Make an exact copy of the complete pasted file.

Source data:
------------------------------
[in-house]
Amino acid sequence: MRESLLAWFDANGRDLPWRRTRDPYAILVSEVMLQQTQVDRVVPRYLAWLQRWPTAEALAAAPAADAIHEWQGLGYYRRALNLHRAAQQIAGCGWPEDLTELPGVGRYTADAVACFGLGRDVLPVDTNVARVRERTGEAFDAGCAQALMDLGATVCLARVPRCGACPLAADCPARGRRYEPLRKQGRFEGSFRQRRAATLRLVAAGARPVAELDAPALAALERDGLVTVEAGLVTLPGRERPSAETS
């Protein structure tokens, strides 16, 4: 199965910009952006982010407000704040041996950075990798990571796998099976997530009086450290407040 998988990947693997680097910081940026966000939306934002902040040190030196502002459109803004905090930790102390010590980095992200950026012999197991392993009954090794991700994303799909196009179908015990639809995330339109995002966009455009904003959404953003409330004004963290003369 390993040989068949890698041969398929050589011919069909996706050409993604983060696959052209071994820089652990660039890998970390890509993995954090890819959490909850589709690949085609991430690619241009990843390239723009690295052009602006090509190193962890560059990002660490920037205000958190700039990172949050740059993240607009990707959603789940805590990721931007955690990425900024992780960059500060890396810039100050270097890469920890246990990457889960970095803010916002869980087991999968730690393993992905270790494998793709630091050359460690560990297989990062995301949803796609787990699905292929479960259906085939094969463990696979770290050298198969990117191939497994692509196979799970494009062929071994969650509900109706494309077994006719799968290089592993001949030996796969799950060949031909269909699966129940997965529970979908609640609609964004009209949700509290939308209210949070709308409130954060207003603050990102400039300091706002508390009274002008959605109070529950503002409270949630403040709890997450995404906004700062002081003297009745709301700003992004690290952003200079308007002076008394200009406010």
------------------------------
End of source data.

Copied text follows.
[in-house]
Amino acid sequence: MRESLLAWFDANGRDLPWRRTRDPYAILVSEVMLQQTQVDRVVPRYLAWLQRWPTAEALAAAPAADAIHEWQGLGYYRRALNLHRAAQQIAGCGWPEDLTELPGVGRYTADAVACFGLGRDVLPVDTNVARVRERTGEAFDAGCAQALMDLGATVCLARVPRCGACPLAADCPARGRRYEPLRKQGRFEGSFRQRRAATLRLVAAGARPVAELDAPALAALERDGLVTVEAGLVTLPGRERPSAETS
């Protein structure tokens, strides 16, 4: 199965910009952006982010407000704040041996950075990798990571796998099976997530009086450290407040 998988990947693997680097910081940026966000939306934002902040040190030196502002459109803004905090930790102390010590980095992200950026012999197991392993009954090794991700994303799909196009179908015990639809995330339109995002966009455009904003959404953003409330004004963290003369 390993040989068949890698041969398929050589011919069909996706050409993604983060696959052209071994820089652990660039890998970390890509993995954090890819959490909850589709690949085609991430690619241009990843390239723009690295052009602006090509190193962890560059990002660490920037205000958190700039990172949050740059993240607009990707959603789940805590990721931007955690990425900024992780960059500060890396810039100050270097890469920890246990990457889960970095803010916002869980087991999968730690393993992905270790494998793709630091050359460690560990297989990062995301949803796609787990699905292929479960259906085939094969463990696979770290050298198969990117191939497994692509196979799970494009062929071994969650509900109706494309077994006719799968290089592993001949030996796969799950060949031909269909699966129940997965529970979908609640609609964004009209949700509290939308209210949070709308409130954060207003603050990102400039300091706002508390009274002008959605109070529950503002409270949630403040709890997450995404906004700062002081003297009745709301700003992004690290952003200079308007002076008394200009406010």